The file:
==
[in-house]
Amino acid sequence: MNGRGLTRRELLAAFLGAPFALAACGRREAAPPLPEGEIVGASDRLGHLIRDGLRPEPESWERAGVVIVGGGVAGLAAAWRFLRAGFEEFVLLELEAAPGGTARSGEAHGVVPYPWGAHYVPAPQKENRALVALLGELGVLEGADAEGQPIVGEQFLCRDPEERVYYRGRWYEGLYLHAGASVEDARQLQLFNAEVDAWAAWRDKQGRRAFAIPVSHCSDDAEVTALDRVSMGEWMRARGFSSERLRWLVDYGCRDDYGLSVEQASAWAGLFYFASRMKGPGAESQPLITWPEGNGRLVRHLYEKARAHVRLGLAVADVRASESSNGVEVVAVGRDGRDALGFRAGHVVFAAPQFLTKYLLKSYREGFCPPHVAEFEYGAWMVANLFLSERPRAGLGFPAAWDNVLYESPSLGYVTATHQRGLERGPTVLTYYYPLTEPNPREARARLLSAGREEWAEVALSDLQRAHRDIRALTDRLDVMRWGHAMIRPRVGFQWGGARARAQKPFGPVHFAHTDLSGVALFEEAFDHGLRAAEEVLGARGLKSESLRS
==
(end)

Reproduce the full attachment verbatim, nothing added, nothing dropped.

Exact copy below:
[in-house]
Amino acid sequence: MNGRGLTRRELLAAFLGAPFALAACGRREAAPPLPEGEIVGASDRLGHLIRDGLRPEPESWERAGVVIVGGGVAGLAAAWRFLRAGFEEFVLLELEAAPGGTARSGEAHGVVPYPWGAHYVPAPQKENRALVALLGELGVLEGADAEGQPIVGEQFLCRDPEERVYYRGRWYEGLYLHAGASVEDARQLQLFNAEVDAWAAWRDKQGRRAFAIPVSHCSDDAEVTALDRVSMGEWMRARGFSSERLRWLVDYGCRDDYGLSVEQASAWAGLFYFASRMKGPGAESQPLITWPEGNGRLVRHLYEKARAHVRLGLAVADVRASESSNGVEVVAVGRDGRDALGFRAGHVVFAAPQFLTKYLLKSYREGFCPPHVAEFEYGAWMVANLFLSERPRAGLGFPAAWDNVLYESPSLGYVTATHQRGLERGPTVLTYYYPLTEPNPREARARLLSAGREEWAEVALSDLQRAHRDIRALTDRLDVMRWGHAMIRPRVGFQWGGARARAQKPFGPVHFAHTDLSGVALFEEAFDHGLRAAEEVLGARGLKSESLRS